Franklin County officials say they are moving forward with a sales tax referendum on the April ballot, but some municipalities aren’t pleased with the timing.
The largest of those cities is Washington, which will have a capital improvement sales tax extension on the April ballot, and city officials said they are concerned they learned about the county’s plans just before they were released to the public Dec. 12.
At a meeting Monday, Washington city administrator Darren Lamb and Mayor Sandy Lucy met with the three Franklin County commissioners to clear the air and get more information.
Although Washington’s tax referendum is an extension of an existing tax, officials feel the county’s tax appearing on the same ballot may scare voters into voting against both.
“We would rather it (Proposition P) not be on the April ballot,” Lamb said. “Our capital improvement tax is vital to our budget.”
The county is proposing a new half-cent sales tax to fund renovations/expansion to the county jail and 911 facility, and supplement law enforcement salaries countywide.
The tax is estimated to generate $6 million per year and half would go toward paying for the $30 million jail project.
The other half would be distributed to the sheriff and other police departments in the county on either a population or per officer basis.
The county sales tax has no sunset provision and after the jail is paid off, the extra money would go toward continued operational expenses.
In his message to the county commission, Lamb said he would like the county to consider sitting on the tax and would like some sort of contract with the county to ensure more supplemental law enforcement support from the sheriff’s department.
“Such an agreement will require more discussion between the county and municipalities, but could be worked out in the near future,” Lamb said. “However, until such details are worked out, it would be difficult for the city of Washington to throw 100 percent support behind the tax initiative.”
Lamb added Washington has lost police officers to higher wages in other municipalities and understands the need of a safeguard to keep quality officers in Washington and the county.
The half-cent Proposition P sales tax would be divided in half to fund two separate needs.
A quarter cent of the tax, or approximately $3 million, will go toward the jail. The other quarter cent will go toward salaries for all law enforcement agencies in the county.
“It is our understanding at this time, the quarter-cent sales tax would be distributed based upon the number of officers employed by each municipality and the sheriff’s office,” Lamb said. “Based upon the formula, the city of Washington would receive approximately $360,000 per year from the tax while contributing $1.1 million from commercial businesses.”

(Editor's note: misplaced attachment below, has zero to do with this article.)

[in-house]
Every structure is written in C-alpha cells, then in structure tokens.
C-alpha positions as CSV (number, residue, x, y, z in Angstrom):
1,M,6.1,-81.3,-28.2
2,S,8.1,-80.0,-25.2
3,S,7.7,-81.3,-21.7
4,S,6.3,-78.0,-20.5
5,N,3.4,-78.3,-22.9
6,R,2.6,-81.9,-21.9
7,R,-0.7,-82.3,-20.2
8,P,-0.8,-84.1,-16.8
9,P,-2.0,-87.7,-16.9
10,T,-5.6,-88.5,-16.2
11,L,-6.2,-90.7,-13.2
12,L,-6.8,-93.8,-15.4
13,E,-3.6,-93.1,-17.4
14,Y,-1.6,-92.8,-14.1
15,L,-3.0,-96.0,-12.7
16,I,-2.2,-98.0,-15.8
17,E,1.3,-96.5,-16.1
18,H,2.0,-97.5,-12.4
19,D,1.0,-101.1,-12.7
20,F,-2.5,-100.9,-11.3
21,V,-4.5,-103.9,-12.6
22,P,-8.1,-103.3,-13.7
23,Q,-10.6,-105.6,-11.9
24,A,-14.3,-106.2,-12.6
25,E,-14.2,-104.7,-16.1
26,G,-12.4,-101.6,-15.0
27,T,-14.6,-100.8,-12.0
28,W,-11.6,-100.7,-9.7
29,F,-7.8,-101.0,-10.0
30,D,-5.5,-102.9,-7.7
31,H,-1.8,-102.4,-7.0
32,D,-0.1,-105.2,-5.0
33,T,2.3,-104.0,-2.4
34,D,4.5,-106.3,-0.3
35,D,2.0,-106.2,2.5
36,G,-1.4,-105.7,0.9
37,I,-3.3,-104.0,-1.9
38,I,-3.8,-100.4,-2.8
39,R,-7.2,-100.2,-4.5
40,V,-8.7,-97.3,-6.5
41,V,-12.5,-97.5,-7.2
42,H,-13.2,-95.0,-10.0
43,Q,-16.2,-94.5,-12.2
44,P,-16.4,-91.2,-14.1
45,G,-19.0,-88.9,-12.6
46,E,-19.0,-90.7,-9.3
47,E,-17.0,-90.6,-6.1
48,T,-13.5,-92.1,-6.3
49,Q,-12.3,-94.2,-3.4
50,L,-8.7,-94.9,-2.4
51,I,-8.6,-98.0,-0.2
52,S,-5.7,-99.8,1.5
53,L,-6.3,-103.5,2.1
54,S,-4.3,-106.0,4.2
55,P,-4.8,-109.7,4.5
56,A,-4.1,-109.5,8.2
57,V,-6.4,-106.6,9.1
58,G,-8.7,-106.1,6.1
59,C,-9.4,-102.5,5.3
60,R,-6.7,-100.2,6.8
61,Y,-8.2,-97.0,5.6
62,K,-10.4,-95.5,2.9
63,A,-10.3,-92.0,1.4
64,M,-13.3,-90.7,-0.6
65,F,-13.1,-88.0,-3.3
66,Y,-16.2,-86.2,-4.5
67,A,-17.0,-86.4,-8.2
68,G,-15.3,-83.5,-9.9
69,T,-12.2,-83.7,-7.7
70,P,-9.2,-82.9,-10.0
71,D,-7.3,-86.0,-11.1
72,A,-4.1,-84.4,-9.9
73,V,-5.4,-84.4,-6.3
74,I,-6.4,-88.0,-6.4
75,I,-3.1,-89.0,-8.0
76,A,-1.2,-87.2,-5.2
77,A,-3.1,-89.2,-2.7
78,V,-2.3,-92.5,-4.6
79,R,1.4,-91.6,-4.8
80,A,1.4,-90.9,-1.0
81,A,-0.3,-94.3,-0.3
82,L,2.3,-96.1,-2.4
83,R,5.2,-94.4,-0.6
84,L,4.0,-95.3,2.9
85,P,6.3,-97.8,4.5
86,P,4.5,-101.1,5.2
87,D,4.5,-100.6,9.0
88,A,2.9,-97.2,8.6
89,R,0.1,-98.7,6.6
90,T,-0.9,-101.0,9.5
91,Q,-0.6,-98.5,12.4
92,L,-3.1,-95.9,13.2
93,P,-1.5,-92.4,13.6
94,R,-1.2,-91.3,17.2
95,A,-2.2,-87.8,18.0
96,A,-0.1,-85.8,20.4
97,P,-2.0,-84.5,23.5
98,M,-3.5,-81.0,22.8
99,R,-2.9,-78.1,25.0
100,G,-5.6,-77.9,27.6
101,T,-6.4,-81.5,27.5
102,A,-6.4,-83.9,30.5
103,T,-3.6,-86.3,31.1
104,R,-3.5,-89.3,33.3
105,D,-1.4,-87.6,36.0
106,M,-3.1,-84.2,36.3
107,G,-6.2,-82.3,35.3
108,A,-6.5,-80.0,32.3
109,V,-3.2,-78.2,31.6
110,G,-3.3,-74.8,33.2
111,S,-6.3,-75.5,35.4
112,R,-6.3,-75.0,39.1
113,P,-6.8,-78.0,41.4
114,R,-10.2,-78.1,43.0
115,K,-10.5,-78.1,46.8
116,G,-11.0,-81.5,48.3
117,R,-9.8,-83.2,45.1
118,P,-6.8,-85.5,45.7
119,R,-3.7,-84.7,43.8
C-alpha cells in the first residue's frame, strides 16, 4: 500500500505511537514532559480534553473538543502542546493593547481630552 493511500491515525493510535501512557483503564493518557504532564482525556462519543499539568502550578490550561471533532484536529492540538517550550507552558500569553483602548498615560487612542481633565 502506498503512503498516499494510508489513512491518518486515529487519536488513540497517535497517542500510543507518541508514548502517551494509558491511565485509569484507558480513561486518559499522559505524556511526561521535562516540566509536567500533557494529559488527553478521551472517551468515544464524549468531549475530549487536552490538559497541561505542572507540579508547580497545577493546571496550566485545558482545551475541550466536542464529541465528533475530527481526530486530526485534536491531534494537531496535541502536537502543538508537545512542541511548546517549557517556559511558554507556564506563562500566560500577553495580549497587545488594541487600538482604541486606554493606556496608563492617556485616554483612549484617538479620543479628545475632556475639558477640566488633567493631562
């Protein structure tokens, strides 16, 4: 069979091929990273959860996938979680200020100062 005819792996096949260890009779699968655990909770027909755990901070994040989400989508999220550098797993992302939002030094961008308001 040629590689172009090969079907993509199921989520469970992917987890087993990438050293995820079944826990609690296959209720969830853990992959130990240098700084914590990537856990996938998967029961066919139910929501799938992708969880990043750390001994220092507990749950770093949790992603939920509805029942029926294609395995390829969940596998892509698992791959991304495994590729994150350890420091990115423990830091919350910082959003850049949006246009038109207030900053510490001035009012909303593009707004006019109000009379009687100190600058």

Lamb also used Washington’s capital improvement tax as an example of effective sunset clauses and requested the county consider placing one in the Proposition P ballot language.
“The city has imposed sunsets on two of our sales taxes,” Lamb said. “The city has found it provides citizen engagement every eight years and allows our community to grade how the city spent the money promised in the previous term.”
County Commissioners John Griesheimer, Dave Hinson and Tim Brinker all said they were willing to further discuss the issues raised by Lamb. At the same time, they reiterated Proposition P will be on the April ballot.
“There is no way we can put it on anything but the April ballot,” Griesheimer said. “If we waited until August, there would be no time to try again in November. None of this has been hidden since we started these discussions. In order for anything to get passed, we all have to work together.”
Second District Commissioner Dave Hinson said waiting for August would just be making a current problem four months worse.
“We’ve always said April was what we were shooting for,” Hinson said. “I don’t think this has ever been hidden. How long do we continue the law enforcement catch and release because there in no space?”
Hinson added if Proposition P is passed in April, the county and municipalities would begin seeing money as early as October. If delayed until August, the money would not come in until January 2019, delaying the overall project time line four to six months.
First district Commissioner Tim Brinker assured the Washington delegation he and his colleagues want to see both ballot issues be successful and is willing to discuss and compromise on all of the issues Lamb brought up.
“We want to make sure this is nothing but good for everyone,” Brinker said. “We want to do this responsibly and responsively. We understand other municipalities have tax issues.”
Brinker added all of the parties involved are guilty of not communicating properly and assured everyone in the room that would not be an issue moving forward.
He added the commission also has scrapped plans to ask for a use tax on the April ballot to replace the existing 911 tax.
“It’s been proven historically April is our best opportunity to pass things like this,” Brinker said. “This issue is too big and we need to have one focus.”